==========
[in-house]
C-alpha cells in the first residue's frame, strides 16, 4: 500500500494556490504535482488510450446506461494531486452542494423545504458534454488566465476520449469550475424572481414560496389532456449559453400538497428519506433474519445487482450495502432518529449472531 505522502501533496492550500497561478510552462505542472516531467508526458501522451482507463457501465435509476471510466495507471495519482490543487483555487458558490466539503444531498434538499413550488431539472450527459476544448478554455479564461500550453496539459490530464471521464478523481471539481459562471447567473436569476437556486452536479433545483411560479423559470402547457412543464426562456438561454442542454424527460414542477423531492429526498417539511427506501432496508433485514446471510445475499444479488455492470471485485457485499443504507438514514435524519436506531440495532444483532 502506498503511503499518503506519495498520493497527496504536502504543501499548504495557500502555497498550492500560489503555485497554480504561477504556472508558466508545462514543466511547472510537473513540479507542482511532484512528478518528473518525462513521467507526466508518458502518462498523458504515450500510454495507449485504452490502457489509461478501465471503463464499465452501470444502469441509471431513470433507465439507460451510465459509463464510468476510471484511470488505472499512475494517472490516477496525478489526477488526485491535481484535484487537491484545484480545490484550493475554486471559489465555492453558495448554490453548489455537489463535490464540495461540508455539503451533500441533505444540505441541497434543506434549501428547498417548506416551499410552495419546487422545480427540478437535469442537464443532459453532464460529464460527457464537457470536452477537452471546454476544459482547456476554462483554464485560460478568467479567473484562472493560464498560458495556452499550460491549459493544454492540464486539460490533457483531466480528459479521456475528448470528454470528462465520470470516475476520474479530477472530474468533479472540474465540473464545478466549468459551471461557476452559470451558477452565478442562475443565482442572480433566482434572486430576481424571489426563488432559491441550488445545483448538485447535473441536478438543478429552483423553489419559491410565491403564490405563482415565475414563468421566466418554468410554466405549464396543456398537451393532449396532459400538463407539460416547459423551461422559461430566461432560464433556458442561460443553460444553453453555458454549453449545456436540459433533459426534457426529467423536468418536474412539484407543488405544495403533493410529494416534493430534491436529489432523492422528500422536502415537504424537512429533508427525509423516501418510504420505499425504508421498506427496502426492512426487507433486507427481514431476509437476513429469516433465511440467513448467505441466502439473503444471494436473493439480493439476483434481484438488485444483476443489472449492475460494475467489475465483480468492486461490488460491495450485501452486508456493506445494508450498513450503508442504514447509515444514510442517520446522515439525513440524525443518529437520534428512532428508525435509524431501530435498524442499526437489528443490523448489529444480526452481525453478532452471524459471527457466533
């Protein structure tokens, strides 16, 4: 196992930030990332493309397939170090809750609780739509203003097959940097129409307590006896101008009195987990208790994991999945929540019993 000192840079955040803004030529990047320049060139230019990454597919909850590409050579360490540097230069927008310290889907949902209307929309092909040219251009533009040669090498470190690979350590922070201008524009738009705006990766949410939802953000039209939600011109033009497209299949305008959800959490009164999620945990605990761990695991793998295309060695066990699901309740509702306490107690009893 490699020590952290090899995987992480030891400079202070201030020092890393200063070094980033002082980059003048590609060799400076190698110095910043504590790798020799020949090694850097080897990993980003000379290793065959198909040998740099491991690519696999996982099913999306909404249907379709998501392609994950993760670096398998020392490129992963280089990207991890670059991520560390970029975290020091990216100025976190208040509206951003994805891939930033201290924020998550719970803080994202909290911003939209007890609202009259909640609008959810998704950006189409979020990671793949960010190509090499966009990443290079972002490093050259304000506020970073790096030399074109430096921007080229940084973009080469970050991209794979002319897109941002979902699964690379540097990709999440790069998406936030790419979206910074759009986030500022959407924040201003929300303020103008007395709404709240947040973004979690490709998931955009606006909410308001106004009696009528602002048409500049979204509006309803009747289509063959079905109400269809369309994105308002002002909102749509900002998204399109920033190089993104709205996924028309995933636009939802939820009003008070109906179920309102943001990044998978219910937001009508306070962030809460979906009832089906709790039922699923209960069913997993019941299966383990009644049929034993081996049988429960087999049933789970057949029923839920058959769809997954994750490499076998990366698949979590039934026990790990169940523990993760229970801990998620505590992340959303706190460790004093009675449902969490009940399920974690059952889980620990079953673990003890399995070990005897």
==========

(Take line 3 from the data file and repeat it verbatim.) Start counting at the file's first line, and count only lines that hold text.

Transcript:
């Protein structure tokens, strides 16, 4: 196992930030990332493309397939170090809750609780739509203003097959940097129409307590006896101008009195987990208790994991999945929540019993 000192840079955040803004030529990047320049060139230019990454597919909850590409050579360490540097230069927008310290889907949902209307929309092909040219251009533009040669090498470190690979350590922070201008524009738009705006990766949410939802953000039209939600011109033009497209299949305008959800959490009164999620945990605990761990695991793998295309060695066990699901309740509702306490107690009893 490699020590952290090899995987992480030891400079202070201030020092890393200063070094980033002082980059003048590609060799400076190698110095910043504590790798020799020949090694850097080897990993980003000379290793065959198909040998740099491991690519696999996982099913999306909404249907379709998501392609994950993760670096398998020392490129992963280089990207991890670059991520560390970029975290020091990216100025976190208040509206951003994805891939930033201290924020998550719970803080994202909290911003939209007890609202009259909640609008959810998704950006189409979020990671793949960010190509090499966009990443290079972002490093050259304000506020970073790096030399074109430096921007080229940084973009080469970050991209794979002319897109941002979902699964690379540097990709999440790069998406936030790419979206910074759009986030500022959407924040201003929300303020103008007395709404709240947040973004979690490709998931955009606006909410308001106004009696009528602002048409500049979204509006309803009747289509063959079905109400269809369309994105308002002002909102749509900002998204399109920033190089993104709205996924028309995933636009939802939820009003008070109906179920309102943001990044998978219910937001009508306070962030809460979906009832089906709790039922699923209960069913997993019941299966383990009644049929034993081996049988429960087999049933789970057949029923839920058959769809997954994750490499076998990366698949979590039934026990790990169940523990993760229970801990998620505590992340959303706190460790004093009675449902969490009940399920974690059952889980620990079953673990003890399995070990005897």